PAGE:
For some of us, humor does not come naturally or it’s difficult due to certain lifestyle factors, such as chronic pain, fatigue, etc.

Nonetheless, according to the literature, the brain cannot tell the difference between authentic laughter or fake laughter, even in situations devoid of humor![7]THE THERAPEUTIC VALUE OF LAUGHTER IN MEDICINE This proves that everyone can benefit from laughter, even if one only smiles or fakes it!

There are however a few more things one can do to feel more positive and laugh a bit more often.

1) Smile!
Data suggests that smiling warrants more opportunities for laughter than not, particularly in social contexts. People feel more inclined to share a joke with those who are already smiling than not, etc.

Smiling can also help to improve your mood, helping yourself and others to feel more at ease.

2) Eat 'Happy' Foods
Certain foods help to trigger positive emotions by promoting the release of neurotransmitters, which are conducive to helping one remain able to laugh – such as probiotics and raw chocolate!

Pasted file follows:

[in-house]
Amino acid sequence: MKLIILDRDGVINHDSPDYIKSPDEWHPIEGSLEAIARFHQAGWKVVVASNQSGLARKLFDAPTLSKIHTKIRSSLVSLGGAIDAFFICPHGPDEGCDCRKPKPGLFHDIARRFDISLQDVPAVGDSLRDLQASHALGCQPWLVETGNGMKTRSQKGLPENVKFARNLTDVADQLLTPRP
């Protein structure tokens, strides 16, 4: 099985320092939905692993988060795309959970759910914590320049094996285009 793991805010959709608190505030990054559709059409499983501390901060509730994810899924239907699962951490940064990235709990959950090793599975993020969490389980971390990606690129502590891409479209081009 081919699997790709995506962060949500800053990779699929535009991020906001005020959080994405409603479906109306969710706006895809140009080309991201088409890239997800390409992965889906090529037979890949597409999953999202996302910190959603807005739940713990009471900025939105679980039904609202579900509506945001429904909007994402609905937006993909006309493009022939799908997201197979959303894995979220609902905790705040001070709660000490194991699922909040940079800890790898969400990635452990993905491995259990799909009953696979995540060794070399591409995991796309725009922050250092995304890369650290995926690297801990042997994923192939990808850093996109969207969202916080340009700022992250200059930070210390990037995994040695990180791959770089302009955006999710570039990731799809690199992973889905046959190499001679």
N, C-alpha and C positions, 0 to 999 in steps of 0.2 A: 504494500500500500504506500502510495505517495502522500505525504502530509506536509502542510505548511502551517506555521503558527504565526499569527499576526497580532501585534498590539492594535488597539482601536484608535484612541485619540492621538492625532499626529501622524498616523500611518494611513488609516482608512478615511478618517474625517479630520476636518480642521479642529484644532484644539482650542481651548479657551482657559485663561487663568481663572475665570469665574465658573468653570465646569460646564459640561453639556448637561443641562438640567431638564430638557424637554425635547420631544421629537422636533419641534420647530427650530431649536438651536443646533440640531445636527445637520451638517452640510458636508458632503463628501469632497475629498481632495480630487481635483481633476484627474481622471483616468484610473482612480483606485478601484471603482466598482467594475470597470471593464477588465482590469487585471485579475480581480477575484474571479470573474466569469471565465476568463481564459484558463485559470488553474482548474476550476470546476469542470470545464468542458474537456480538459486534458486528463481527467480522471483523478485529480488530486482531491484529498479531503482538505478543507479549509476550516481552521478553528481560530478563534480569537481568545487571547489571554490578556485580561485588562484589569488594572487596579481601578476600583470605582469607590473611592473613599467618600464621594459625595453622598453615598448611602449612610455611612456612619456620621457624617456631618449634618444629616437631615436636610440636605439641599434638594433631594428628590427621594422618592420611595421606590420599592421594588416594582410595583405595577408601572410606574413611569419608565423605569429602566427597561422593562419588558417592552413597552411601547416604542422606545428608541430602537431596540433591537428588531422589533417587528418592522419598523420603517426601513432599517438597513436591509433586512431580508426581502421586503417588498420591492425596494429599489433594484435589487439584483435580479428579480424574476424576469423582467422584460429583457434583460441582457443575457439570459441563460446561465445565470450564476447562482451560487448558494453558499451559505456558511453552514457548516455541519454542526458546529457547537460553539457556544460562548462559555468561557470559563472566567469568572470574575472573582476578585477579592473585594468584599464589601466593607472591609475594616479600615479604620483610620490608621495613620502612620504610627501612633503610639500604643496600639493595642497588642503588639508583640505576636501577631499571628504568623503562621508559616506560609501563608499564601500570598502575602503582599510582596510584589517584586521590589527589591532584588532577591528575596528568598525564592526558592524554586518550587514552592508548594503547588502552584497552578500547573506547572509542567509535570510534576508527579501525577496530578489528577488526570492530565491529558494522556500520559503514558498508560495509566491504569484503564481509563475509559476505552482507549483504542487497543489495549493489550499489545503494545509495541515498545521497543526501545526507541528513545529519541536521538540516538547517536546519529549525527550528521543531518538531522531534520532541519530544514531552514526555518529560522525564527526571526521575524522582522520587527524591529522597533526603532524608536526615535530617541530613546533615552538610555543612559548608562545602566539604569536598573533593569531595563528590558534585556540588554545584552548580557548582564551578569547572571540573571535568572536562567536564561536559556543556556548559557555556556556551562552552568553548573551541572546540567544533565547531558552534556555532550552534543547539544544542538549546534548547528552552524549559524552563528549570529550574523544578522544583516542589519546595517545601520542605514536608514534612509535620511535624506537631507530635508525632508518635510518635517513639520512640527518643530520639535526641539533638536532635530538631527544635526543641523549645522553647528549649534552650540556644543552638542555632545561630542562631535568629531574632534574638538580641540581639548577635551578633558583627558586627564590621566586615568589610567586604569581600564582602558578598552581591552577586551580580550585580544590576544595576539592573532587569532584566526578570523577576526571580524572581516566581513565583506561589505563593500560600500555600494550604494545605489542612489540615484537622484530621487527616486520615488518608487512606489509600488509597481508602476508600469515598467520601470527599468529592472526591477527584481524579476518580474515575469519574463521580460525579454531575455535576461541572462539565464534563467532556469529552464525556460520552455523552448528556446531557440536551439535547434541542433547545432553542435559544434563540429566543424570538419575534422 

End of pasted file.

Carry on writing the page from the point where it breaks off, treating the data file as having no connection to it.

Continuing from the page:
On this point, eating a healthy balanced diet full of vitamins, minerals and antioxidants found in whole-plant foods will also help to keep you feeling happier and more relaxed.

3) Relax & Meditate
Meditation calms the mind and allows one to think more clearly. It also helps to de-trigger stress by blocking the amygdala from being able to give negative emotional signals to the brain.

By relaxing and meditating, it will be easier to appreciate the humor in your day-to-day world :)!

Enhance your focus, reduce stress, and get a grip on how you perceive the world through learning how to meditate!

For more information on mindfulness meditation and where to begin, here are some great books for beginners.

4) Exercise
Exercising is one of the easiest ways to release endorphins, which are other feel-good chemicals. It is also often reported that people laugh during or after exercising, as a result of feeling good.

Exercise often releases muscle tension too, particularly if we haven’t exercised in a while. Muscle tension is sometimes related to emotional responses we had, that then get trapped inside the stiffened muscle. When it then gets released, it can trigger laughter!

Here are a few exercise suggestions if you don’t know where to get started.